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Sunday, November 14, 2010

Pumpkin Seeds! (And Halloween!)

I know. I'm way behind on blogging! There's been so much going on that I haven't done much baking at all and blogging is something I've neglected. I actually feel really bad about it, because it's something that has become extremely important to me.

I know this post is a little late as I'm sure you've all finished carving your pumpkins, but carved pumpkins aren't the only way to get pumpkin seeds. Go get a winter squash to bake and try those seeds! (Or, carve a pumpkin after the fact. Just for me!)

Making pumkin seeds is simple really, and they are a good source of magnesium, iron, vitamin K and protein. with the oil and salt, I wouldn't exactly call them a health food, but they do have some health benefits to go along with the delicious taste. The trick to them is to perfect the amount of oil to use. I didn't measure anything out - perhaps one day I will. I made these only once before and they were TERRIBLE. I'm guessing I had used way too much oil, but I'm happy to say that these turned out better. Not perfect, but there's always next year.

Here are some fuzzy pictures of our pumpkins. (My camera pooped out, AGH, so I had to use my phone.) Brian's is the crying pumpkin (oh, Brian...), mine is the angry one, and Sarah's is the well... the special one.

Pumpkin Seeds
Vegetable oil
Popcorn salt

If,  by rare chance, you aren't sure how to carve a pumpkin, there are tons of instructions online. Make sure to line your work area with newspaper. Pumpkin "guts" are slimy and not fun to clean up on a bare table. I always keep mine simple, and start by lining out the face with a sharpie marker. Then you cut and gut, then carve.

After carving your pumpkin (the best part until you get to the actual eating stage), seperate the seeds from the pulp and fiberous insides. Pre-heat oven to 325 degrees.

In a colander, rinse thoroughly with cold water. Shake dry- use a paper towel to blot out excess moisture if necessary.

 Thinly coat a baking pan with the oil.

Spread out the seeds on the baking sheet, stirring to coat them in the oil. Do NOT use anymore oil than is neccessary to thinly coat the seeds or the taste will be ruined. Salt to taste. Popcorn salt has a finer grain and really works much better than regular table salt for these. You can find it at most grocery stores. If your local store doesn't carry it, demand that they start. (This is my dear love for homemade popcorn talking.) What to look for.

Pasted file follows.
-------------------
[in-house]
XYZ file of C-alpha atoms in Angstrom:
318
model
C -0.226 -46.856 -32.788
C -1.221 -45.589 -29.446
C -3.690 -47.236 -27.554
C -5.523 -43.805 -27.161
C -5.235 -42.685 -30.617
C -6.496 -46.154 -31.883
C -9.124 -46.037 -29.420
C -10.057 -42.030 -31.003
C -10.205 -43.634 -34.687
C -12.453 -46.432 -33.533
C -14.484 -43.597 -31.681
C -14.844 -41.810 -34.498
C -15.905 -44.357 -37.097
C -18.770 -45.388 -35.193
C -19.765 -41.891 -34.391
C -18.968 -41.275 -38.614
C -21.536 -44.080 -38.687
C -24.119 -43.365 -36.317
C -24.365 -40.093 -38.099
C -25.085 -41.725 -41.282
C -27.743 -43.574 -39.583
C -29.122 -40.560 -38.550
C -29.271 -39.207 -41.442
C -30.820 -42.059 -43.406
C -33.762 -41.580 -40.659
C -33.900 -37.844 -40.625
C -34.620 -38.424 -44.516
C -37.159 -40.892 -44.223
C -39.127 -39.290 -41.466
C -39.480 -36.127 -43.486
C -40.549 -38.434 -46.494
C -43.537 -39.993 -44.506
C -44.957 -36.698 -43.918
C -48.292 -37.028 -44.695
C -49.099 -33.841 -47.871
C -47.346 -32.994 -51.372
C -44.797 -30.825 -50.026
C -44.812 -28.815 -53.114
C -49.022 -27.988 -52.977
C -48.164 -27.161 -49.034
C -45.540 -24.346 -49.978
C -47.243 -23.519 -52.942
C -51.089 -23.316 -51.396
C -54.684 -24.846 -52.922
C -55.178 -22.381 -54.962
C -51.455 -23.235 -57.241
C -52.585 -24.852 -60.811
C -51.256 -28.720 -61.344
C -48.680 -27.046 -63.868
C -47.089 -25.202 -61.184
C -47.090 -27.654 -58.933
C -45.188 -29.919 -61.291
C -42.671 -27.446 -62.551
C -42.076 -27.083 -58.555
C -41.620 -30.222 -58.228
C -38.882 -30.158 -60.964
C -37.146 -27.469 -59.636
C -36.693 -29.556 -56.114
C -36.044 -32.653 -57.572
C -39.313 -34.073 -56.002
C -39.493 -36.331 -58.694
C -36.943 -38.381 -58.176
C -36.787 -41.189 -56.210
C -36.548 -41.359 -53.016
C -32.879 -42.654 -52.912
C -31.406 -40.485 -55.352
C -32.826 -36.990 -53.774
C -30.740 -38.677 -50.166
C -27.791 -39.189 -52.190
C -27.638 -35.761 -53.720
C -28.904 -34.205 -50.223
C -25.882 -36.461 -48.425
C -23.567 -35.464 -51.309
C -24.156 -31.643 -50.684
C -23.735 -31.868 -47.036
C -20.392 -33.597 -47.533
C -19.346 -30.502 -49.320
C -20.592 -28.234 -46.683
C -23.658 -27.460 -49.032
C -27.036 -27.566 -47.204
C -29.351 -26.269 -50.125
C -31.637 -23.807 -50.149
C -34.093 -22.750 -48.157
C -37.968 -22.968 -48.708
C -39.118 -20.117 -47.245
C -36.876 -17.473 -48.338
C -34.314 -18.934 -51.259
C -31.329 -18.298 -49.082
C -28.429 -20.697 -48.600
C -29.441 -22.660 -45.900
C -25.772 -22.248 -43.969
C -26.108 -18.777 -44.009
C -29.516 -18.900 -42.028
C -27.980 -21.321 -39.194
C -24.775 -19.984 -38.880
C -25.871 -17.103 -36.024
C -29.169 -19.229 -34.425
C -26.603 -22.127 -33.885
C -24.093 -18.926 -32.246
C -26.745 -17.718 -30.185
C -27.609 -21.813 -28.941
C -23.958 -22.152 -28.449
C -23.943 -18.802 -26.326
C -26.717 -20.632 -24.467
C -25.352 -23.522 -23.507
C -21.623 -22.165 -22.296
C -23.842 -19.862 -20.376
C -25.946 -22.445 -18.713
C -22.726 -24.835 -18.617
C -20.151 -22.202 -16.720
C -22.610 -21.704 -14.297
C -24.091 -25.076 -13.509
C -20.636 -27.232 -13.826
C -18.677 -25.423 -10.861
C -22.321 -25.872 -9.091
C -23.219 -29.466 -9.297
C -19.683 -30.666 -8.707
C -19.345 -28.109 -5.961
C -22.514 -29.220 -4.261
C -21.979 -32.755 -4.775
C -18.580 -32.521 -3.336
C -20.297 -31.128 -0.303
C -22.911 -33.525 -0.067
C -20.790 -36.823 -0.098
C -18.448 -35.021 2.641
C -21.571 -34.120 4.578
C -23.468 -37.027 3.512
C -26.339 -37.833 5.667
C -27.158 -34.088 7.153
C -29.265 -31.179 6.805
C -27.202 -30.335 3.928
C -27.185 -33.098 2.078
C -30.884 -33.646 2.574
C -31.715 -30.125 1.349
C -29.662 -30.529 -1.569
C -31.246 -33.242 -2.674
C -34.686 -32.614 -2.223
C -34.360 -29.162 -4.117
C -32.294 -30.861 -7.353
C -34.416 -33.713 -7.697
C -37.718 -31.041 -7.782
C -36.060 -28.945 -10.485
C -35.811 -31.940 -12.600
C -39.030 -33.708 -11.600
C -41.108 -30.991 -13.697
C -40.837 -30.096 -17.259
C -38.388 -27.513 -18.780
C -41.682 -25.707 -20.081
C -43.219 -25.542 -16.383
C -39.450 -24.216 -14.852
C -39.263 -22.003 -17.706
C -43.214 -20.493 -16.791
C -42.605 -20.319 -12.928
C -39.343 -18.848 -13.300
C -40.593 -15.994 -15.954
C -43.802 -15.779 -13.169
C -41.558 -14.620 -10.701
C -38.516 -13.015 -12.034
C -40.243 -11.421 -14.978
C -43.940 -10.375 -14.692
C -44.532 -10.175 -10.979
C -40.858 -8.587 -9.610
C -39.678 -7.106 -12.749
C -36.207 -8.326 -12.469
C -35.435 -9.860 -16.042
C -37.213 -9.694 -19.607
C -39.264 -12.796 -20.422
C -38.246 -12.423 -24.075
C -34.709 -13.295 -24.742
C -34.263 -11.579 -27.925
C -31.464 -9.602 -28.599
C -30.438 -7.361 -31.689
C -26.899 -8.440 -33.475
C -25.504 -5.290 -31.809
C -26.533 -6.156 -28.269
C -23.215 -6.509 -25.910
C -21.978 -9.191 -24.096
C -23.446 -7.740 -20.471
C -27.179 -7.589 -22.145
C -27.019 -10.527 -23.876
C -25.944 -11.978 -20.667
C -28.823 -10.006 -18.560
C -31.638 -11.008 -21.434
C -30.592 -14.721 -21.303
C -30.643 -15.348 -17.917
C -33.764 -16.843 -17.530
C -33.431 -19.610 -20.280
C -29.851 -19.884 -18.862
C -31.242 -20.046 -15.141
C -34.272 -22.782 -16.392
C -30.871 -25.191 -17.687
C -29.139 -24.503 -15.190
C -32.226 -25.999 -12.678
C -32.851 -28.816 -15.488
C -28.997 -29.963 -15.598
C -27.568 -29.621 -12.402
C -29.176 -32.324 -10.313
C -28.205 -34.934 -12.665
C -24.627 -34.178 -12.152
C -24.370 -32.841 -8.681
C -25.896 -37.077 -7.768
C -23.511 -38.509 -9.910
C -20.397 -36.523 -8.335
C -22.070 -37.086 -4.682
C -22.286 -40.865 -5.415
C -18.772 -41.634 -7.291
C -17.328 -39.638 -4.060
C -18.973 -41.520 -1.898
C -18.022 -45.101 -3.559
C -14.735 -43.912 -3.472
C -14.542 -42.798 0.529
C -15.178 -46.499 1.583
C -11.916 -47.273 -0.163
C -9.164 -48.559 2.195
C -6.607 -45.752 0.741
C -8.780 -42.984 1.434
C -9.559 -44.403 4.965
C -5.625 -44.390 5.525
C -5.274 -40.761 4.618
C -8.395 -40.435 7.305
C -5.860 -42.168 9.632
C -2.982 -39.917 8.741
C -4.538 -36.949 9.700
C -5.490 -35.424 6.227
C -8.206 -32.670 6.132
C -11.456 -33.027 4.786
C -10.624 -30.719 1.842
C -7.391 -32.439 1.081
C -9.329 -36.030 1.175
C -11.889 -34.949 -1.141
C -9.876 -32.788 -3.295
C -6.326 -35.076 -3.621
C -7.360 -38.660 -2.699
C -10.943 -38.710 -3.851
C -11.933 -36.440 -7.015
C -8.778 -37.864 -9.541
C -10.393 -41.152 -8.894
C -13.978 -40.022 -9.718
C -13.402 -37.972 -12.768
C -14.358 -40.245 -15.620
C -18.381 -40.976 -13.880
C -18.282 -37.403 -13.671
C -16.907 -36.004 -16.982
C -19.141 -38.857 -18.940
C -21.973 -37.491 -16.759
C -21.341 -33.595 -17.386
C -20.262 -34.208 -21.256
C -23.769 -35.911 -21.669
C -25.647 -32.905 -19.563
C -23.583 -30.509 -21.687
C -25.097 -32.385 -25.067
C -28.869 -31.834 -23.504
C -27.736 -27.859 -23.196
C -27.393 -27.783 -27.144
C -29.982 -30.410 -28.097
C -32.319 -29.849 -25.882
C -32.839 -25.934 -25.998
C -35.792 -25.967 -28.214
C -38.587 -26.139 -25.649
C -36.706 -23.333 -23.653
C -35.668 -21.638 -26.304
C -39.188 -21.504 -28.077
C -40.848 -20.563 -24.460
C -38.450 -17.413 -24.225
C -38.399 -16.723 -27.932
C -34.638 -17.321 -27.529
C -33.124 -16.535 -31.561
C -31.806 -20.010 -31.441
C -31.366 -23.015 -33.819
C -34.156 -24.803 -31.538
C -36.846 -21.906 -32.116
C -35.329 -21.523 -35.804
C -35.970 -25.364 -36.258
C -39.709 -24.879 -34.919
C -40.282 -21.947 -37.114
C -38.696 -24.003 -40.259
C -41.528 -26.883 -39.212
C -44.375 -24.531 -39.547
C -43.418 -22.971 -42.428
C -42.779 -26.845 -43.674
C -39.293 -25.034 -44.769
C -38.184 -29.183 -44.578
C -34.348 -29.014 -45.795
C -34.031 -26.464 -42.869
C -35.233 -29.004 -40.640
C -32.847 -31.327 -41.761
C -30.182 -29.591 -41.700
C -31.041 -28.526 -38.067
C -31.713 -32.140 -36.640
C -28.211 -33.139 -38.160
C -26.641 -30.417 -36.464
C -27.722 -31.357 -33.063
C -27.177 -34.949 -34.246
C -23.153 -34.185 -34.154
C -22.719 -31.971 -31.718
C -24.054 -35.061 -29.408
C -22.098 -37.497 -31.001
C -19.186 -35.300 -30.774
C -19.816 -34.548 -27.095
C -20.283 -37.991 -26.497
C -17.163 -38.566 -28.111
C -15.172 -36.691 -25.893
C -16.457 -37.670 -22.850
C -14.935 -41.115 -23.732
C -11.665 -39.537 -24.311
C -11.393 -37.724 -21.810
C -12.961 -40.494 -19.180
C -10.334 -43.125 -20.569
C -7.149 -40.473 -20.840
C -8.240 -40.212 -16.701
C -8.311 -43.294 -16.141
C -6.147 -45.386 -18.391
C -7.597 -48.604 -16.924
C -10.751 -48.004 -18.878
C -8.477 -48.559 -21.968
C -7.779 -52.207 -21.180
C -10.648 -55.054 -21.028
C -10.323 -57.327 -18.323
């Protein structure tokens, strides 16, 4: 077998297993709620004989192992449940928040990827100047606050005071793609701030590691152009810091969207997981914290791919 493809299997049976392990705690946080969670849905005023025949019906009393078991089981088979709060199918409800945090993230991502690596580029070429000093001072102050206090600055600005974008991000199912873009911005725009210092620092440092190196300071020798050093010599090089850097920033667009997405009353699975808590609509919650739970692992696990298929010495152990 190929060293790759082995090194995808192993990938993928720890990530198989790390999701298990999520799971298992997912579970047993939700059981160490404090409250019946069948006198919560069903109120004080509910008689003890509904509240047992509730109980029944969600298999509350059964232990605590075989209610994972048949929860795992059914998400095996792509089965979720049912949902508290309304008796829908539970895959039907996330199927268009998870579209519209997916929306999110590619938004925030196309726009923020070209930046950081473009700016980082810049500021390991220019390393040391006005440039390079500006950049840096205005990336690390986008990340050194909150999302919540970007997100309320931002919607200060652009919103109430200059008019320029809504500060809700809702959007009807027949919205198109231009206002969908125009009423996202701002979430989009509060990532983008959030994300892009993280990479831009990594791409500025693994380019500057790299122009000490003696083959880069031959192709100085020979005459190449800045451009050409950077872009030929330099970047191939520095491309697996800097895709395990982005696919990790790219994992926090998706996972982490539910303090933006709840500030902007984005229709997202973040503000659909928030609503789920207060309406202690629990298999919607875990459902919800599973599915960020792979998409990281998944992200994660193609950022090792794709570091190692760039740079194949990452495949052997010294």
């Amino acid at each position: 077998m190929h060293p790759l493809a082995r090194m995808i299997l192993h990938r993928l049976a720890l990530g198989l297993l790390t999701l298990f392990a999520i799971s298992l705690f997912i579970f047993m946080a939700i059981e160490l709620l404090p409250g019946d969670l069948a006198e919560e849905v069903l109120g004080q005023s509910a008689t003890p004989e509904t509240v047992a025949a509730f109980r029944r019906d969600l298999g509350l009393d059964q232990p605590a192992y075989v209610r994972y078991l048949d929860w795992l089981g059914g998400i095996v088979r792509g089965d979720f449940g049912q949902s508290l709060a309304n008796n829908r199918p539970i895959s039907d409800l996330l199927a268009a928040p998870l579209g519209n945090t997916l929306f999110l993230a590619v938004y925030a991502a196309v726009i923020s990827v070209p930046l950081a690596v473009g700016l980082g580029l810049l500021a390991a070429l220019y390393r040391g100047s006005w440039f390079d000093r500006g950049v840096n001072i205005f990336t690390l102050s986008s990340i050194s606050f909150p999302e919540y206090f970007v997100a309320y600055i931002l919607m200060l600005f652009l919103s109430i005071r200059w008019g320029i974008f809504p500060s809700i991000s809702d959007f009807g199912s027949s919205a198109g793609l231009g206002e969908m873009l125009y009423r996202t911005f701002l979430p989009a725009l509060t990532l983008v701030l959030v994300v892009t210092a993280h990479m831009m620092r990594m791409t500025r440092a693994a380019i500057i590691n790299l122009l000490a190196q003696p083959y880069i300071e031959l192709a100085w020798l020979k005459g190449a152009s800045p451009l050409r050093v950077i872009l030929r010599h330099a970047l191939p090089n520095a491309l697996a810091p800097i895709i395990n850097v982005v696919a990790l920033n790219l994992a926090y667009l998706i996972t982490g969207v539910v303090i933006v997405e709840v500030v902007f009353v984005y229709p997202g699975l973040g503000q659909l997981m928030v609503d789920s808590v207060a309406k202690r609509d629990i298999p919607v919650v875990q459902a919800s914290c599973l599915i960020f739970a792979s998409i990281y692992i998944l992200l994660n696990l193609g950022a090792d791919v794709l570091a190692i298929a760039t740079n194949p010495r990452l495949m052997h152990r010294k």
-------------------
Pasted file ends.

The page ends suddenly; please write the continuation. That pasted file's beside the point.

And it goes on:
Bake for 25 minutes, give or take (start checking after about 20 minutes). I also blotted some oil off of them after they'd cooled, which helped a lot with the flavor.

Do you have any tips on how to get the perfect pumpkin seeds? Let me know!

I'll leave you off with a picture of my dog, Footloose, in his adorable dino costume.

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Wednesday, November 10, 2010


It's been one month to the day since my last blog. I feel terrible! All of the baking I've done has been repeat recipes, I haven't crafted or done any art work, and my camera broke. Those are my excuses, but I feel like I've really let myself down here. I have a pumpkin seed recipe to post (a little late...) but I've been having issues with getting the pictures I took off of my phone.

Anyways. I hope you are all still checking in, and I promise, I will have a new post soon!

*I also have a request. If anyone has a challenge for me- art or food- please let me know, either by commenting or e-mail! A challenge is always a good kick in the pants for me.